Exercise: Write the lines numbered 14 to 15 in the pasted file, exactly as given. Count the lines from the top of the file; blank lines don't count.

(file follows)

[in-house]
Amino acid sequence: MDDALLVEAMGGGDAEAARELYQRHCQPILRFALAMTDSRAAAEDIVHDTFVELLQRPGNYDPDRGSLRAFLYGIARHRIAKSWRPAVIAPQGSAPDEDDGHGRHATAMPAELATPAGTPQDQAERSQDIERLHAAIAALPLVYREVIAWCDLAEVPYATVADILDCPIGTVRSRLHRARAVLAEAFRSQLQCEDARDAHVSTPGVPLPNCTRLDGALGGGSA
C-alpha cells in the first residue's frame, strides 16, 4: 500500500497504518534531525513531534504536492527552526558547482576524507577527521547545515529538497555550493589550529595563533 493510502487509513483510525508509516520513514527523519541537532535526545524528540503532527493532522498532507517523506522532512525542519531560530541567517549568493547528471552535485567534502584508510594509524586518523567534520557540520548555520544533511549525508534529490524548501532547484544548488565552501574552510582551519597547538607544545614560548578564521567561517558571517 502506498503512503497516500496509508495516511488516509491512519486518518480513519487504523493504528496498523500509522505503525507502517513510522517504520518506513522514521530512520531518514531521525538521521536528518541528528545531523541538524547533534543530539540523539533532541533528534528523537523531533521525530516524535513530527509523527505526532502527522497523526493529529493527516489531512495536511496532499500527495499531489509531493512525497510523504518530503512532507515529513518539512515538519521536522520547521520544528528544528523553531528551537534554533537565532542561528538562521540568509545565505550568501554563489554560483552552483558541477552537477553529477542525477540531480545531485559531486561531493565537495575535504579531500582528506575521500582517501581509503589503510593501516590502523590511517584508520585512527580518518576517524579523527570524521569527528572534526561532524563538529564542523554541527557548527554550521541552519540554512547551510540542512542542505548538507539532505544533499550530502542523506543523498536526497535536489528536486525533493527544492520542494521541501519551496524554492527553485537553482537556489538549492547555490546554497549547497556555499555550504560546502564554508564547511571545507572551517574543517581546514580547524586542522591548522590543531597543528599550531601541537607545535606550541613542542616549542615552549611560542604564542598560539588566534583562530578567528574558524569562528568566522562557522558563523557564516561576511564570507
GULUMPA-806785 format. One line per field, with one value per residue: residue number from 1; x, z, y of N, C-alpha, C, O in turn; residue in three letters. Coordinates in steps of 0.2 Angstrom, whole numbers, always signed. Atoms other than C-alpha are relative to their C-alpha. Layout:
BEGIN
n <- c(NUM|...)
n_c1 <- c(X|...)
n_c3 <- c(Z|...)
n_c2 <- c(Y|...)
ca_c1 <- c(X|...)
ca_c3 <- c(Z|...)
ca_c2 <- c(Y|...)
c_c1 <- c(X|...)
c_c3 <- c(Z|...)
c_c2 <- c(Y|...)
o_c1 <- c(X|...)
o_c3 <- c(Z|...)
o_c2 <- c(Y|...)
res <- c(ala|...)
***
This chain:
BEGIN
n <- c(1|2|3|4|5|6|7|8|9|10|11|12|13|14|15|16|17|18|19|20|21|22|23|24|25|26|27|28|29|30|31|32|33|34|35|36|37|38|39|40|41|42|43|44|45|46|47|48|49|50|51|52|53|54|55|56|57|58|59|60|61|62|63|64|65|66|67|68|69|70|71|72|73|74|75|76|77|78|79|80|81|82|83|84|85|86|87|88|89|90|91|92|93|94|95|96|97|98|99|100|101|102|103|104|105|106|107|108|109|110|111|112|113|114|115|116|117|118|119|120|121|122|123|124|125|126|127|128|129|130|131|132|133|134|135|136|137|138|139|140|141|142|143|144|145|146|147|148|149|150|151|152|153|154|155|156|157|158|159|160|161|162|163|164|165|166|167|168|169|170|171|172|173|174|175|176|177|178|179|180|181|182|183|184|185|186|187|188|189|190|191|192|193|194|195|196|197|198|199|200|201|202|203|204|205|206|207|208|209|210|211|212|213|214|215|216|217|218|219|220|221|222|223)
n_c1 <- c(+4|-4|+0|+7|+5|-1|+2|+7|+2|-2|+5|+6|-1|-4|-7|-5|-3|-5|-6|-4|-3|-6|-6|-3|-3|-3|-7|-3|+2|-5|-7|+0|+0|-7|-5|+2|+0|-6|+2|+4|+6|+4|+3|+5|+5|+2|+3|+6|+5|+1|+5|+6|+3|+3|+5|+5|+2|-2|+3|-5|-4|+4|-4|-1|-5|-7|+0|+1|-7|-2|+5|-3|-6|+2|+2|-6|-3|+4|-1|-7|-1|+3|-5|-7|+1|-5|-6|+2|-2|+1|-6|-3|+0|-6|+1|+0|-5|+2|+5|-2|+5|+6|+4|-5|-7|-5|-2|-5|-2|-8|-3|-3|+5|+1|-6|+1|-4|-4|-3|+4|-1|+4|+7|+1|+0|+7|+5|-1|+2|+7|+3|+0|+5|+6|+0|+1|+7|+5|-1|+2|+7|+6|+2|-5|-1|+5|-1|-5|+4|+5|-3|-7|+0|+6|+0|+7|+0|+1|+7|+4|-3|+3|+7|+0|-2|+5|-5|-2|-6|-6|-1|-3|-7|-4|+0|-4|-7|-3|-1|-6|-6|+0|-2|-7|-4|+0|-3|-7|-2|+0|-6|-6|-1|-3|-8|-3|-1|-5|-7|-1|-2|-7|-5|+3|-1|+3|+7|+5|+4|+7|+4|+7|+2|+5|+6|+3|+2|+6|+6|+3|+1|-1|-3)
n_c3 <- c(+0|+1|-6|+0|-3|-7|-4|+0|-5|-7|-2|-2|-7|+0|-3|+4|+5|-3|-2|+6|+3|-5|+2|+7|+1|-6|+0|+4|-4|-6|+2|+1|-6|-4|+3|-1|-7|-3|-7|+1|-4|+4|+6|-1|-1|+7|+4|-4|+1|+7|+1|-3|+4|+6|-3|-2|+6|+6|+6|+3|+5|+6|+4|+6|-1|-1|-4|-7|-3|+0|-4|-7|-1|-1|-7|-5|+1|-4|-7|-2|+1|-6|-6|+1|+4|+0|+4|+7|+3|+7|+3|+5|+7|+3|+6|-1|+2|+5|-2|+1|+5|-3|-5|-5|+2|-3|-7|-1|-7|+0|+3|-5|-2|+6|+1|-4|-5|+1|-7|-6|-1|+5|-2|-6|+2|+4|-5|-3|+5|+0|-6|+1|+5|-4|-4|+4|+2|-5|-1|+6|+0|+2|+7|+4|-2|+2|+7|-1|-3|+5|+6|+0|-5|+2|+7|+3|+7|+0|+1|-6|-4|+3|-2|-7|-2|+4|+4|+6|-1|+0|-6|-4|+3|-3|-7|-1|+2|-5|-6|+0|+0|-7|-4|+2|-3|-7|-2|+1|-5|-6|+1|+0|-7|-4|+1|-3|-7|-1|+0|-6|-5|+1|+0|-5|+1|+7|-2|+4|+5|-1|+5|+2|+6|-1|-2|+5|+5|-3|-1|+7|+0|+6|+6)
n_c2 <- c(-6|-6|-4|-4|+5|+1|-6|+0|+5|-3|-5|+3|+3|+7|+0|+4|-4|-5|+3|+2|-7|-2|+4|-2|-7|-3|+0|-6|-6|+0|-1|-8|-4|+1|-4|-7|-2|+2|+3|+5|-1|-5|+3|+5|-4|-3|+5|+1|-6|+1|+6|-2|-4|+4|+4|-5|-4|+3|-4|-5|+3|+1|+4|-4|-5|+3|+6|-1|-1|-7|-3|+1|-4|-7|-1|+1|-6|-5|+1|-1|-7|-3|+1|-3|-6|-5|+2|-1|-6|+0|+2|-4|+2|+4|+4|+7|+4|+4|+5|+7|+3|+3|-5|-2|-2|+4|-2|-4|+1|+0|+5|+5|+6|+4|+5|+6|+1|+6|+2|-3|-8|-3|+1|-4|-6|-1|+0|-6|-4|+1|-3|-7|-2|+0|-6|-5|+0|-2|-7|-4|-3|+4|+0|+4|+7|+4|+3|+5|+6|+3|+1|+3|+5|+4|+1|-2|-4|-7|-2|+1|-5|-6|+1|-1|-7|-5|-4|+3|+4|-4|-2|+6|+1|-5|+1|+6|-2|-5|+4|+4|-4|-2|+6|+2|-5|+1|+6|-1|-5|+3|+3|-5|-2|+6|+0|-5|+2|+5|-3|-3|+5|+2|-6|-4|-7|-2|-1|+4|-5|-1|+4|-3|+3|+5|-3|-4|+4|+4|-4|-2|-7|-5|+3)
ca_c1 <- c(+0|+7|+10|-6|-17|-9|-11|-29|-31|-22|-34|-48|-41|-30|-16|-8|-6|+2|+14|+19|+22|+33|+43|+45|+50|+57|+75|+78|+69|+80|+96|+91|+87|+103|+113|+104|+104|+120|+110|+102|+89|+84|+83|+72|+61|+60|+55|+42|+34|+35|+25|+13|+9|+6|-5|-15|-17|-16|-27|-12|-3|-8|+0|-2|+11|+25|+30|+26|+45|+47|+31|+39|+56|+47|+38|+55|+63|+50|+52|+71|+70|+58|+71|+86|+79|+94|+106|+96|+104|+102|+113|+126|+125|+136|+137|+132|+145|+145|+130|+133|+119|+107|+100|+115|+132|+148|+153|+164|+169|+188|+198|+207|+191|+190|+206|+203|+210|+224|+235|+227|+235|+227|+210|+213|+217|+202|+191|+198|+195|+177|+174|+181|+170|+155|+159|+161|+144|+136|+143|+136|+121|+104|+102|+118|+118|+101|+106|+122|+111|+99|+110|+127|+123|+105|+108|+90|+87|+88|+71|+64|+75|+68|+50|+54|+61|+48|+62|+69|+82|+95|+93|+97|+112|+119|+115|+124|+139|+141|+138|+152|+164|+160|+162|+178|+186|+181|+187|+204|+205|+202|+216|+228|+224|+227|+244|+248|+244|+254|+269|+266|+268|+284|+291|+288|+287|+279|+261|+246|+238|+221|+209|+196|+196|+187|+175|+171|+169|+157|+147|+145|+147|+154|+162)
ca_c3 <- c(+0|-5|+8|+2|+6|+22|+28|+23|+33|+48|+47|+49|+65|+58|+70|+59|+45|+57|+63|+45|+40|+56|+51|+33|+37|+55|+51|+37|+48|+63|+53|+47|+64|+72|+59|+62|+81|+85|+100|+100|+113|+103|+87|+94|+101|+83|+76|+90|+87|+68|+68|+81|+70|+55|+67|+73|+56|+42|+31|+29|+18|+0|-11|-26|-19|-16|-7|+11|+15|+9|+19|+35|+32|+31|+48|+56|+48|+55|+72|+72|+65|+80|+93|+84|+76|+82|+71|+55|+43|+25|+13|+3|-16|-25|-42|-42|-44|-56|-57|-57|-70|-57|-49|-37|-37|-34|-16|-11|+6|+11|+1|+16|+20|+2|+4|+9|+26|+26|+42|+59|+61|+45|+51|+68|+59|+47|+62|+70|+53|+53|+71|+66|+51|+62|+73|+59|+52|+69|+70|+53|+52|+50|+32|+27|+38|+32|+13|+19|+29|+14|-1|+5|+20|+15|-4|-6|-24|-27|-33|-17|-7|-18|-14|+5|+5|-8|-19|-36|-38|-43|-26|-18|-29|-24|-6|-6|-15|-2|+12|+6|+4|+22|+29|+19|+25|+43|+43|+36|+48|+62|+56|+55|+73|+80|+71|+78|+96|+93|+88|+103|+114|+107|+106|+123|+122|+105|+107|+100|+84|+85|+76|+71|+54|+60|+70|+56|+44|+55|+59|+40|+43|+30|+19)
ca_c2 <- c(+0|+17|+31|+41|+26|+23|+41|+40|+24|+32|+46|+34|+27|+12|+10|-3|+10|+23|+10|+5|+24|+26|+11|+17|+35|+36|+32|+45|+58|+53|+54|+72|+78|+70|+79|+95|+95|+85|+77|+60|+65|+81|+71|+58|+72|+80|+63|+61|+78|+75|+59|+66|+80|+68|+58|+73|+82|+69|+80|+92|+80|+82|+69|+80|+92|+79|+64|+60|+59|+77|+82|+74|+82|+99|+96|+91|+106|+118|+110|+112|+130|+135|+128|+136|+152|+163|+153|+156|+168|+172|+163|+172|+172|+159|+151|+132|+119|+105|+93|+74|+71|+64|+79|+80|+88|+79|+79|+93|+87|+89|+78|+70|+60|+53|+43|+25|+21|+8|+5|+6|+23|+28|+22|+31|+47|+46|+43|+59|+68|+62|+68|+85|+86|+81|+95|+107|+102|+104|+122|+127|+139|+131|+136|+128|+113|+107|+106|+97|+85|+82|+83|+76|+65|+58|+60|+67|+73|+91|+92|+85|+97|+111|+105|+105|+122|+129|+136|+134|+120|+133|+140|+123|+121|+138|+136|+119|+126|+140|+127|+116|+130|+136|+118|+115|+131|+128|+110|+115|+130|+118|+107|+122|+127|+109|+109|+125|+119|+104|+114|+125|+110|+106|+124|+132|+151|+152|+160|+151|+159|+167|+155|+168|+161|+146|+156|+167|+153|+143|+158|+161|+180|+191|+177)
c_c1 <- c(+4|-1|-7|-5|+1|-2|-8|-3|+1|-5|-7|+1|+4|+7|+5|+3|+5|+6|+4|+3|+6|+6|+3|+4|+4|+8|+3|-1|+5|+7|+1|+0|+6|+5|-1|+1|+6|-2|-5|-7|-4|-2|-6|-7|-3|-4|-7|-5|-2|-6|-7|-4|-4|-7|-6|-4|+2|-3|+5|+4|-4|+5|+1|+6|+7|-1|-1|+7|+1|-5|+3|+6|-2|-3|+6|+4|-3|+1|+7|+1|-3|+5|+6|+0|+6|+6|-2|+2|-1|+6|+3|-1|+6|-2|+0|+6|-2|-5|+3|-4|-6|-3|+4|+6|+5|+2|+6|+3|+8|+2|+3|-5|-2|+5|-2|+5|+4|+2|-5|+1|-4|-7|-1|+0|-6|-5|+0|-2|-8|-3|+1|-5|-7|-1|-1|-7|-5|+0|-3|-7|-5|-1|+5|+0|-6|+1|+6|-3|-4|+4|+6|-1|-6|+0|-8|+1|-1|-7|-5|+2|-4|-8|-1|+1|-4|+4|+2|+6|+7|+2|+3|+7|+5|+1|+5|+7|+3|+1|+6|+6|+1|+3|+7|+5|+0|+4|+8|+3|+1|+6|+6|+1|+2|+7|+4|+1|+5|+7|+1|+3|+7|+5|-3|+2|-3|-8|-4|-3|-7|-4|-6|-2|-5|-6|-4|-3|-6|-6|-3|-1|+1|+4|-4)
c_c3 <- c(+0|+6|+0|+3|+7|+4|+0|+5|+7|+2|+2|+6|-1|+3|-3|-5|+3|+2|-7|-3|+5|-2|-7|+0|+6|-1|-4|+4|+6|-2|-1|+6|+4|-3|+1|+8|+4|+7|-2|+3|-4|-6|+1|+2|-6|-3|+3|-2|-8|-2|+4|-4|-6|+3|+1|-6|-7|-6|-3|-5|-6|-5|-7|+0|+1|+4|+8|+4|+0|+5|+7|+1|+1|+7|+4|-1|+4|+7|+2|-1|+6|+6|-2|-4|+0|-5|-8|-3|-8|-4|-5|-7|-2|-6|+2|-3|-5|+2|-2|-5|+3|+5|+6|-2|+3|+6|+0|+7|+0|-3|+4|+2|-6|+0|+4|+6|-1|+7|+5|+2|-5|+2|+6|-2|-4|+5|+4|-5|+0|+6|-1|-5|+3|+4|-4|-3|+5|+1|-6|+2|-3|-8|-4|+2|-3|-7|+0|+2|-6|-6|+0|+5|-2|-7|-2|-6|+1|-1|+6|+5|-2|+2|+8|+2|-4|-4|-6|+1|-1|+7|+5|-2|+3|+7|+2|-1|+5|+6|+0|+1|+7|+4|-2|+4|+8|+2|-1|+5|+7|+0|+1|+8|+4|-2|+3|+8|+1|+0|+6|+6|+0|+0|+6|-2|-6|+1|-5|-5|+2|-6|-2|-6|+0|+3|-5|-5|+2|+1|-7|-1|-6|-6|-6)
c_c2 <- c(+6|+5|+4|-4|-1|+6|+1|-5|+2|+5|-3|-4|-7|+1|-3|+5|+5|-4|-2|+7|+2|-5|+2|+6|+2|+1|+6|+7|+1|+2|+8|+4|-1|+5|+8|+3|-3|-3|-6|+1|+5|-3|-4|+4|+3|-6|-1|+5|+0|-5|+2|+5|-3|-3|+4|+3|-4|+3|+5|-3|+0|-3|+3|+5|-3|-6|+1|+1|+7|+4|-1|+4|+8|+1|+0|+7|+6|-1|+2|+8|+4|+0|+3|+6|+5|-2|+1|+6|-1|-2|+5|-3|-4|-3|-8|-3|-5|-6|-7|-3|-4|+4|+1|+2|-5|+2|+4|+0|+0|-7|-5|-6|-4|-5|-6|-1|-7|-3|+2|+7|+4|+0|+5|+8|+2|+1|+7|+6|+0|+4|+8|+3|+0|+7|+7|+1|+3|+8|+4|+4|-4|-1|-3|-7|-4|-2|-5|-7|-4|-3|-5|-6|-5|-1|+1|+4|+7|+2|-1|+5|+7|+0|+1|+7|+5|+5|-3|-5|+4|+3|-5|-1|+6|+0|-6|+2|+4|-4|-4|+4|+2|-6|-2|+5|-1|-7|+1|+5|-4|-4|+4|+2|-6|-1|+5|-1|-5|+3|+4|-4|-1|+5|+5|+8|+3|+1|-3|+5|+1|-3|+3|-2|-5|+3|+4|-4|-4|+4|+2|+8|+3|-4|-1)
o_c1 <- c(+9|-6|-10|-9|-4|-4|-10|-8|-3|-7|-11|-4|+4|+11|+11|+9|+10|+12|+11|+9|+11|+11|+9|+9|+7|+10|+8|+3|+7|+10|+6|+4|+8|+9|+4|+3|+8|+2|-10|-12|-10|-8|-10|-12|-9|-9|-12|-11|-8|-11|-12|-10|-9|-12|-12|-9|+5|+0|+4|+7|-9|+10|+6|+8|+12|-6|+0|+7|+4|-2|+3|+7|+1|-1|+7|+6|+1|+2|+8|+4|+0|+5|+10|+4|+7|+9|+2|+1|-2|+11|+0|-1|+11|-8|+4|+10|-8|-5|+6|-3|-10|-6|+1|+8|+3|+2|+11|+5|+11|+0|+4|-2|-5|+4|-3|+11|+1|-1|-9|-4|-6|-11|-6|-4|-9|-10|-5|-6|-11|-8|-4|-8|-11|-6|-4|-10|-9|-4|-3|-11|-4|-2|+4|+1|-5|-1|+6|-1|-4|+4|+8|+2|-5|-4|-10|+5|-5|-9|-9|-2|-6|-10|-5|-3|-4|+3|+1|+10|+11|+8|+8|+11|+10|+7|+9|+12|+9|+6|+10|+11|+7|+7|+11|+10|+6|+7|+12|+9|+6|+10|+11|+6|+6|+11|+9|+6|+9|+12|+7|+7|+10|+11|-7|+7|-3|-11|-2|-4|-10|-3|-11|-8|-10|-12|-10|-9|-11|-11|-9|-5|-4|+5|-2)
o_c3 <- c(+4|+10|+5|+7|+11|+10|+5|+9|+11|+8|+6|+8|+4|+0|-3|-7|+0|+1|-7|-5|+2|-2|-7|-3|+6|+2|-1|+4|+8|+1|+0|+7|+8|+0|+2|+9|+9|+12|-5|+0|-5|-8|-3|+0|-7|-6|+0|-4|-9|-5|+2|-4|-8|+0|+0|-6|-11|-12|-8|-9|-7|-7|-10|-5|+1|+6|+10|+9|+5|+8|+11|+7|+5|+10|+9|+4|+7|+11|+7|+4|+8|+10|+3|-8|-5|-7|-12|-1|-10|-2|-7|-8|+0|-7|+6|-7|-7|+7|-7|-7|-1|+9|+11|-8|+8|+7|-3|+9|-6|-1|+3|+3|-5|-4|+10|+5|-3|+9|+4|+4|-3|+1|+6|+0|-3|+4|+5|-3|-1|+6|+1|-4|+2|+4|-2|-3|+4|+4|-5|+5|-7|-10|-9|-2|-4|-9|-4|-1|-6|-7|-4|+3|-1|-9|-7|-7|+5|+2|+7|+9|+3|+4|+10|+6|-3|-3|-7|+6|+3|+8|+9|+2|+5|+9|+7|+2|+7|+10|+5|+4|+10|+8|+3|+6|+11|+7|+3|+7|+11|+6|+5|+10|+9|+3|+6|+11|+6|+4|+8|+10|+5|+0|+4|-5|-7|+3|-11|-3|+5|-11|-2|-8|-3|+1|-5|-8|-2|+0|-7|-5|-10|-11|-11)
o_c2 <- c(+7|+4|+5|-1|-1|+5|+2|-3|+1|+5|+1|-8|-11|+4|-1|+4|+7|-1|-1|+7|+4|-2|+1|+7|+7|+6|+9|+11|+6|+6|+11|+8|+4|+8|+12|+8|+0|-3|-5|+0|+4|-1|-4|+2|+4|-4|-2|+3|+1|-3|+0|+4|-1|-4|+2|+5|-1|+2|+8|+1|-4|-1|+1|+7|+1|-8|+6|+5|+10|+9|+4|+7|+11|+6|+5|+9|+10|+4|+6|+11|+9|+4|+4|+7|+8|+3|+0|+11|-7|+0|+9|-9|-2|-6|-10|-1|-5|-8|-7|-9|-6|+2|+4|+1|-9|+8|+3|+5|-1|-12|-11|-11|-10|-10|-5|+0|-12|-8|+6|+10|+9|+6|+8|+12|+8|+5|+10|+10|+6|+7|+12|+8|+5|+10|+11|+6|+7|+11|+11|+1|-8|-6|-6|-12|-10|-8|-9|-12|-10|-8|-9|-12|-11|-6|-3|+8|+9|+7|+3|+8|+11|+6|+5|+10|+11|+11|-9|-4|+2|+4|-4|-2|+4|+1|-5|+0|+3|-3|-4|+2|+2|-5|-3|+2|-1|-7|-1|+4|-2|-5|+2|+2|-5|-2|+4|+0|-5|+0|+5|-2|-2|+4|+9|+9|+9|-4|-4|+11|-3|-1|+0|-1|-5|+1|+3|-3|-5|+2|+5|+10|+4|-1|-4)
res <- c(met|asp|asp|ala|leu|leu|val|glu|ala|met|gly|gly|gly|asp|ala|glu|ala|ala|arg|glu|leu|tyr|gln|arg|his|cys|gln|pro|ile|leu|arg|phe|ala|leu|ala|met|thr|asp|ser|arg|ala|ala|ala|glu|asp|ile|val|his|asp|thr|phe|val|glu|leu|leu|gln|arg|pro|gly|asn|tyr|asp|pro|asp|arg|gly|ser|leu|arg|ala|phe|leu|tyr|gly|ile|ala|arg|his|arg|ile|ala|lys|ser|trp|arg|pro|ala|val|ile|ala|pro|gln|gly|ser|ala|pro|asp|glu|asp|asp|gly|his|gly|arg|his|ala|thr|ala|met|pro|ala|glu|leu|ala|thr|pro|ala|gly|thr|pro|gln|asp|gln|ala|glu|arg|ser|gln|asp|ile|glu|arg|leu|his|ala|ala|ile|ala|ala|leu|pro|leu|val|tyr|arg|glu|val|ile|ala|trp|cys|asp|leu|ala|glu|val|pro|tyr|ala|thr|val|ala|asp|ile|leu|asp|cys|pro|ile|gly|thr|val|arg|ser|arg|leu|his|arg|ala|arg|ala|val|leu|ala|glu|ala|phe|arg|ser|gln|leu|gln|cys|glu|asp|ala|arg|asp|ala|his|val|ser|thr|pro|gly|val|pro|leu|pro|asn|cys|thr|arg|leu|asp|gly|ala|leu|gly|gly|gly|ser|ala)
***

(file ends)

c_c3 <- c(Z|...)
c_c2 <- c(Y|...)